When you own a business, every decision you make is important — from the people you hire to the tools you use to the ways you build and deliver your product to customers. One of these decisions that can massively impact your business is which vendors you choose to partner with.
On the surface many business leaders assume the quality of a vendor's products and the competitiveness of their prices are the only two factors worth considering. But working with a vendor isn’t as simple as paying for a straightforward service or product. When something goes wrong, the importance of the vendor due diligence process becomes painfully clear. This is why it’s important to choose business relationships as carefully as personal ones.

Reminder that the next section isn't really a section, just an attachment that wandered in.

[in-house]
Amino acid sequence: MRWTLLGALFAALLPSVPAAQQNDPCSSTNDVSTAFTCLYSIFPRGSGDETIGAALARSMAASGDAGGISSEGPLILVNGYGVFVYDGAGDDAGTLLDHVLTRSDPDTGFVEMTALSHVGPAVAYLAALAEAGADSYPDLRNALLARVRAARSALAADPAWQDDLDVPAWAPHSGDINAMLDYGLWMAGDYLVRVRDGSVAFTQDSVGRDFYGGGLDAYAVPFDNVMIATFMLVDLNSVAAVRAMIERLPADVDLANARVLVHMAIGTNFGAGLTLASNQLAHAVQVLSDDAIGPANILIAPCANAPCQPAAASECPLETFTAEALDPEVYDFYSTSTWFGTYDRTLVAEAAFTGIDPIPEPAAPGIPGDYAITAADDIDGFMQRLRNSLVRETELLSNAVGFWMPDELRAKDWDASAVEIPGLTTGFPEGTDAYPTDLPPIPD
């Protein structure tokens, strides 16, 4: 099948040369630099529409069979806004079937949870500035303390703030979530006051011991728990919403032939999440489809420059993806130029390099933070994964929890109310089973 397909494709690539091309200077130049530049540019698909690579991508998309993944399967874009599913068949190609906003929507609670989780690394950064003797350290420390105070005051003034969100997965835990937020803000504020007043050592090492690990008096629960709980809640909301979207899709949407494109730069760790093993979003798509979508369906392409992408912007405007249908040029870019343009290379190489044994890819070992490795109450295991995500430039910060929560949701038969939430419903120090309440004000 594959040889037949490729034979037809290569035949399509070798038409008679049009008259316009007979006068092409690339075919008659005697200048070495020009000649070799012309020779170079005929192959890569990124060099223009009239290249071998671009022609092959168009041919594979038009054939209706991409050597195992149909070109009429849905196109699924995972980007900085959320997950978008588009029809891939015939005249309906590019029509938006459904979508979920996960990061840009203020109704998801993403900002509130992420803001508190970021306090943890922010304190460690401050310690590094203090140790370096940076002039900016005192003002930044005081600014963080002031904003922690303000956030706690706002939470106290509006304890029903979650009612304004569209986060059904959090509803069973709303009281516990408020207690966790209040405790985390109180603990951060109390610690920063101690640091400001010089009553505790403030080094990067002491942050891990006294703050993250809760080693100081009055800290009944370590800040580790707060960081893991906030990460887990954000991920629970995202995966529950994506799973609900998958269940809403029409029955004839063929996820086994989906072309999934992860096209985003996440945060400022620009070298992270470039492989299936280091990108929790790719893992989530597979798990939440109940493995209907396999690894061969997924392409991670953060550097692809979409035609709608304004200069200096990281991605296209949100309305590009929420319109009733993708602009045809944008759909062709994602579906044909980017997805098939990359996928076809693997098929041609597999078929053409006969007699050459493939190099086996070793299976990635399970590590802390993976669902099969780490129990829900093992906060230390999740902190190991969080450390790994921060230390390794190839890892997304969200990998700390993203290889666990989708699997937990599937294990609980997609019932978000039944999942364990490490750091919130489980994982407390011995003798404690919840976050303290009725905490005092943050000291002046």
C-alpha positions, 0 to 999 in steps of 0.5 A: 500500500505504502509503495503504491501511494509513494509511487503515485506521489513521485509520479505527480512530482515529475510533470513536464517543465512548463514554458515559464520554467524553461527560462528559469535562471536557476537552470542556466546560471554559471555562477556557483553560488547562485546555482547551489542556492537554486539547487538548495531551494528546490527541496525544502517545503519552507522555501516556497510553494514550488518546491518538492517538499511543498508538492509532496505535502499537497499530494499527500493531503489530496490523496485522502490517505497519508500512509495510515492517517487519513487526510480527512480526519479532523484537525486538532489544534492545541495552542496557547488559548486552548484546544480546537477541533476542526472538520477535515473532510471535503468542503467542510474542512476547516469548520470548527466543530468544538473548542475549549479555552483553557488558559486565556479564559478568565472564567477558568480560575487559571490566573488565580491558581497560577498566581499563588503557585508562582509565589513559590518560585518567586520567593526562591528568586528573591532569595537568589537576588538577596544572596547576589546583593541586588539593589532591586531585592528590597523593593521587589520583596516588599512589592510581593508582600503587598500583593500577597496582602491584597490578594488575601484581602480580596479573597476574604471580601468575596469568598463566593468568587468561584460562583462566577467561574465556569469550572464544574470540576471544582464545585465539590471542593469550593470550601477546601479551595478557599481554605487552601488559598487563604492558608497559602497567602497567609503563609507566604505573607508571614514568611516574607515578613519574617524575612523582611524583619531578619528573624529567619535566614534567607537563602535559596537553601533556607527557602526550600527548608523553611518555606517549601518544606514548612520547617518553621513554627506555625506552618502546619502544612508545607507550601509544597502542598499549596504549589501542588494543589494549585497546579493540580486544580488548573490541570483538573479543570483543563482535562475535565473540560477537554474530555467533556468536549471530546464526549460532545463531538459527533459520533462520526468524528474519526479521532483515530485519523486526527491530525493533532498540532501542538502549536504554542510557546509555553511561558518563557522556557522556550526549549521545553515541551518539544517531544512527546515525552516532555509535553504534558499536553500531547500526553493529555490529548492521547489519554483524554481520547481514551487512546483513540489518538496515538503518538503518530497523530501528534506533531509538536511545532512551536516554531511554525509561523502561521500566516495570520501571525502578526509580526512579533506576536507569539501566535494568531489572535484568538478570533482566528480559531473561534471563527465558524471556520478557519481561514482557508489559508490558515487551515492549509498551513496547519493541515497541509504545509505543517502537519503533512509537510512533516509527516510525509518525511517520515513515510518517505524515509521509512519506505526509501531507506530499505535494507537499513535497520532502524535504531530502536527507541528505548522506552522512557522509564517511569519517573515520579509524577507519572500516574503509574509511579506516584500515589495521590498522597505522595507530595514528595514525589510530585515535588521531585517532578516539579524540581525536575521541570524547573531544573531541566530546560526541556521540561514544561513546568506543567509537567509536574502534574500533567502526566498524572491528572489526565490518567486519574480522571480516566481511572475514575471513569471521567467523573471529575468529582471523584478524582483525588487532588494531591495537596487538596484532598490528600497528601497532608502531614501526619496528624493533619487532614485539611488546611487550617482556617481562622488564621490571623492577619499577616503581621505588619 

This guide provides an in-depth look at vendor due diligence and its benefits — and a helpful vendor due diligence checklist to help you get started.
Vendor due diligence (also known as vendor risk assessment) is the practice of assessing a potential vendor to ensure that they will be a reliable and beneficial partner for your business. While this may sound straightforward, there's more to the due diligence process than first meets the eye. You need to consider factors such as reputational risk, operational risk, and cyber risk before you can feel confident about partnering with a new vendor.